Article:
Search

Stay Connected

NOAA Research News

Encouraging information from this year’s observations of the Antarctic ozone hole

Encouraging information from this year’s observations of the Antarctic ozone hole

For nearly 50 years, scientists with NOAA have launched high-altitude balloons from the South Pole, to understand why a hole was forming in the protective ozone layer high in the atmosphere. Now, organizations around the world track the infamous ozone hole through these ballon-sondes, satellite measurements and ground instruments.
October 21, 2013 0 Comments
Water vapor in the upper atmosphere amplifies global warming, says new study

Water vapor in the upper atmosphere amplifies global warming, says new study

A new study shows that water vapor high in the sky and the temperature at the Earth’s surface are linked in a “feedback loop” that further warms our climate. Published today, this study gives the first estimate of the size of the feedback’s effect, which may help researchers improve modeling to better understand climate change.
September 30, 2013 0 Comments
$2 million Wendy Schmidt Ocean Health XPRIZE Launched

$2 million Wendy Schmidt Ocean Health XPRIZE Launched

XPRIZE (www.xprize.org), the global leader in incentivized prize competitions, announced the launch of its next major competition: the $2 million Wendy Schmidt Ocean Health XPRIZE. The Wendy Schmidt Ocean Health XPRIZE aims to spur global innovators to develop accurate and affordable ocean pH sensors that will ultimately transform our understanding of ocean acidification.
September 10, 2013 0 Comments
Rainwatch remote monitoring program helps West African nations adapt to seasonal swings in weather

Rainwatch remote monitoring program helps West African nations adapt to seasonal swings in weather

Knowing when, where and what to grow or graze animals can be the difference between a bumper harvest and facing starvation.  Rainwatch provides monsoon rainfall data in real time from monitoring stations and tracks the key seasonal attributes important for food production.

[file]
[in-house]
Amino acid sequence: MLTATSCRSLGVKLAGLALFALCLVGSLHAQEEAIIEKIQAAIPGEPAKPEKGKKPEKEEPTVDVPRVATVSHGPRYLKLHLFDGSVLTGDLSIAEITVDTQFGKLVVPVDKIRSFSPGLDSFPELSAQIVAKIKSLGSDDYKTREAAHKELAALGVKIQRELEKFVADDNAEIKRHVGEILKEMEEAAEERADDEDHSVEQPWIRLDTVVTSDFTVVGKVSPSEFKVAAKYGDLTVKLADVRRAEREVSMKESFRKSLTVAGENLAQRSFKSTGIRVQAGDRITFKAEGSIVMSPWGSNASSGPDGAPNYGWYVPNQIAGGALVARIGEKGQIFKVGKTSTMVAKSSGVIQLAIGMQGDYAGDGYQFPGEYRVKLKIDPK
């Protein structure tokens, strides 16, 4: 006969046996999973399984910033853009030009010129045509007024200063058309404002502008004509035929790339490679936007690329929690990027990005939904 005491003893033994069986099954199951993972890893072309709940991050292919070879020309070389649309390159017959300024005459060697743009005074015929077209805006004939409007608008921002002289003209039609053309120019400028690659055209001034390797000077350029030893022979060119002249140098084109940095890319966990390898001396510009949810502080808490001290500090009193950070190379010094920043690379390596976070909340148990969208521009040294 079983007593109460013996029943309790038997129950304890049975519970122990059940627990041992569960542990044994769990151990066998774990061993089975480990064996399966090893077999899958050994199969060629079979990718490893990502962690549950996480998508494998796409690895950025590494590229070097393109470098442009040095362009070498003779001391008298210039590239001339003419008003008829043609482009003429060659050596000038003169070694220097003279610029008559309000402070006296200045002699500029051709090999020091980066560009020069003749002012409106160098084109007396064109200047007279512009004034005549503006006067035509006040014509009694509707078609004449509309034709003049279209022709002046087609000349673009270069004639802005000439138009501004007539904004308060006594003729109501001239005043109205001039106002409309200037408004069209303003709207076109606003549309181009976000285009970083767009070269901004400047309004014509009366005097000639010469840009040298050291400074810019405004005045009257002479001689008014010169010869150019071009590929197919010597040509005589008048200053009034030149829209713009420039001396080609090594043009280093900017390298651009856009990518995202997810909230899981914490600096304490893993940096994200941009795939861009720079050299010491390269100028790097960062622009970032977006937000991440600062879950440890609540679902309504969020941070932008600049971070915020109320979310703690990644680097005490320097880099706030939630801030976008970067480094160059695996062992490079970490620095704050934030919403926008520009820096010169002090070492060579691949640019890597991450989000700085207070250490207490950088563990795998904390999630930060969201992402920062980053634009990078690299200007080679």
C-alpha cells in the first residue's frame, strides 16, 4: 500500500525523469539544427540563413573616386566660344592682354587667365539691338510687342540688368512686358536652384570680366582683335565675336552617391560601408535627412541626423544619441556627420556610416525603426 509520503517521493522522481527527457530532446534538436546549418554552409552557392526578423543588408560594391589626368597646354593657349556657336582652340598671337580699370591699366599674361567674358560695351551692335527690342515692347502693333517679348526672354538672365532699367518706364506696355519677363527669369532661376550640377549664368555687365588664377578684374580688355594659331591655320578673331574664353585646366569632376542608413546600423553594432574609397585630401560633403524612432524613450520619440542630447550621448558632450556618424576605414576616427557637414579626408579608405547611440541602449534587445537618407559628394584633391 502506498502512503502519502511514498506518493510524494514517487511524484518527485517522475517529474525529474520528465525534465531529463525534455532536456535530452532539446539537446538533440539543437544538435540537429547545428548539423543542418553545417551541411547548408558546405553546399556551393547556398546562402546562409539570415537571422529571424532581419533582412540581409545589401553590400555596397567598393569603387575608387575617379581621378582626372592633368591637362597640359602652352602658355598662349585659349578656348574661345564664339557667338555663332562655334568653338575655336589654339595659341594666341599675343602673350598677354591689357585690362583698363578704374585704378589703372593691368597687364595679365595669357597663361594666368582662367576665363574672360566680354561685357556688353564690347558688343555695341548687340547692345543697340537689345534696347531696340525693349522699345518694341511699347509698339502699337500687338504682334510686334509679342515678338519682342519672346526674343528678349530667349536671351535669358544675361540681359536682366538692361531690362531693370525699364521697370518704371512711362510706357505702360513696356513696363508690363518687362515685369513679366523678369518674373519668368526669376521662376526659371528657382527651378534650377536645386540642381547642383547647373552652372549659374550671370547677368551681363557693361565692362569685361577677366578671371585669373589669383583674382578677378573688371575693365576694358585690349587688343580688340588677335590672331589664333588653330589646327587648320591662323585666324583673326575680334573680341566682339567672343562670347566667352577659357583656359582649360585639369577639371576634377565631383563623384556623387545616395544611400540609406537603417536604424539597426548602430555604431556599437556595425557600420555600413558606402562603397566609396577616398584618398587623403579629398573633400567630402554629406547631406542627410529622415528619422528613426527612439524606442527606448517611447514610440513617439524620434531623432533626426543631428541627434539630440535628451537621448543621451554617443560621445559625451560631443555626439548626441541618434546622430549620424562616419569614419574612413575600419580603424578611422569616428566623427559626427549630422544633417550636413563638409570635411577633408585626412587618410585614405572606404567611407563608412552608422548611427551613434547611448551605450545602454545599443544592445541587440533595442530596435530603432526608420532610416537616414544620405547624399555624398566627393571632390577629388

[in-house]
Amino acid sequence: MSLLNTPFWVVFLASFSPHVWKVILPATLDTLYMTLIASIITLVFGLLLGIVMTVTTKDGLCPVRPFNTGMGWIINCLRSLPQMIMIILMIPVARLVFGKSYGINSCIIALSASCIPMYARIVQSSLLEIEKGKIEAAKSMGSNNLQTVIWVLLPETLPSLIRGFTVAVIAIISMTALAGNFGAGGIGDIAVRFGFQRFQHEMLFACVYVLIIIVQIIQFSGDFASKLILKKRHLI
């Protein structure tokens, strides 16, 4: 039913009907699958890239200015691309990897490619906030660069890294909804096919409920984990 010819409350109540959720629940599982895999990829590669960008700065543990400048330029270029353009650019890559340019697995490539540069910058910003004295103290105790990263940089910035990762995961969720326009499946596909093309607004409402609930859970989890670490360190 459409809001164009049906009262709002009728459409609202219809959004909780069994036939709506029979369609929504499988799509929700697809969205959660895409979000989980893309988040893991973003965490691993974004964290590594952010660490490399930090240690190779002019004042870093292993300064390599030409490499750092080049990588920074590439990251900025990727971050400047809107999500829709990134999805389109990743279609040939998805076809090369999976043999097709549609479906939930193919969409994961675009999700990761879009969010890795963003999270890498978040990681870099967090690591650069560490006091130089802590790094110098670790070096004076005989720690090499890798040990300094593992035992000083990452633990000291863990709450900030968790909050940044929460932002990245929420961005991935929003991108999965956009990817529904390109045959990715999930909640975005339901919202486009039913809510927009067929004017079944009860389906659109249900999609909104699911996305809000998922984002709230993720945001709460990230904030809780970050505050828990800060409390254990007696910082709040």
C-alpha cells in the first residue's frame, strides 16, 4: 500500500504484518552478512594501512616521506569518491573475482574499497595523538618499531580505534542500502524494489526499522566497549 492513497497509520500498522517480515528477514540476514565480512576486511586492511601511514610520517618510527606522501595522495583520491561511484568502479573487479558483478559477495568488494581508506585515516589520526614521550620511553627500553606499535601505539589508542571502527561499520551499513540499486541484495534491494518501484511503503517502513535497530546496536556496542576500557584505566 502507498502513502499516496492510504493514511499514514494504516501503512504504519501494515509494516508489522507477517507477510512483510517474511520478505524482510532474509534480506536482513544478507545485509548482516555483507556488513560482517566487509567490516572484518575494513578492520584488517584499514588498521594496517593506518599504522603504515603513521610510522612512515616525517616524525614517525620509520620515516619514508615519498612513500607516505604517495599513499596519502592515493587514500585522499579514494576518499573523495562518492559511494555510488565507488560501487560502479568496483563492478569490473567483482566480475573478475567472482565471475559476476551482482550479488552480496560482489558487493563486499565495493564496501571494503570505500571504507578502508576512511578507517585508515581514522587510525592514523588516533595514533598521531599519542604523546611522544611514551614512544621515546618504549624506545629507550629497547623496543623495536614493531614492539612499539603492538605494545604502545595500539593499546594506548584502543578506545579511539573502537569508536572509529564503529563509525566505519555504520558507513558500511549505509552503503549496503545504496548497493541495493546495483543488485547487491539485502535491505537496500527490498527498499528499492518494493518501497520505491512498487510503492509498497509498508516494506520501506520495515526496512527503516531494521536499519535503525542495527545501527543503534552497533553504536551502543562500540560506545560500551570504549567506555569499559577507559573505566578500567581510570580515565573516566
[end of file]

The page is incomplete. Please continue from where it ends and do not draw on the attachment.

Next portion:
August 28, 2013 0 Comments
Earth is breathing deeper: Multi-agency study reveals widening seasonal swings in CO2 in the Northern Hemisphere

Earth is breathing deeper: Multi-agency study reveals widening seasonal swings in CO2 in the Northern Hemisphere

Levels of carbon dioxide in the atmosphere rise and fall annually as plants take up the gas in spring and summer and release it in fall and winter through photosynthesis and respiration. Now the range of that cycle is growing as more CO2 is emitted from the burning of fossil fuels and other human activities, according to a study published in Science by Scripps Institution of Oceanography, UC San Diego, with CIRES and NOAA co-authors.
August 12, 2013 0 Comments
Greenhouse gases continue climbing; 2012 a record year

Greenhouse gases continue climbing; 2012 a record year

NOAA’s updated Annual Greenhouse Gas Index (AGGI), which measures the direct climate influence of many heat-trapping gases like carbon dioxide and methane, shows 2012 continued the steady upward trend that began with the Industrial Revolution of the 1880s.  Last year, CO2 at the peak of its cycle reached 400 ppm for one month at all eight Arctic sites for the first time.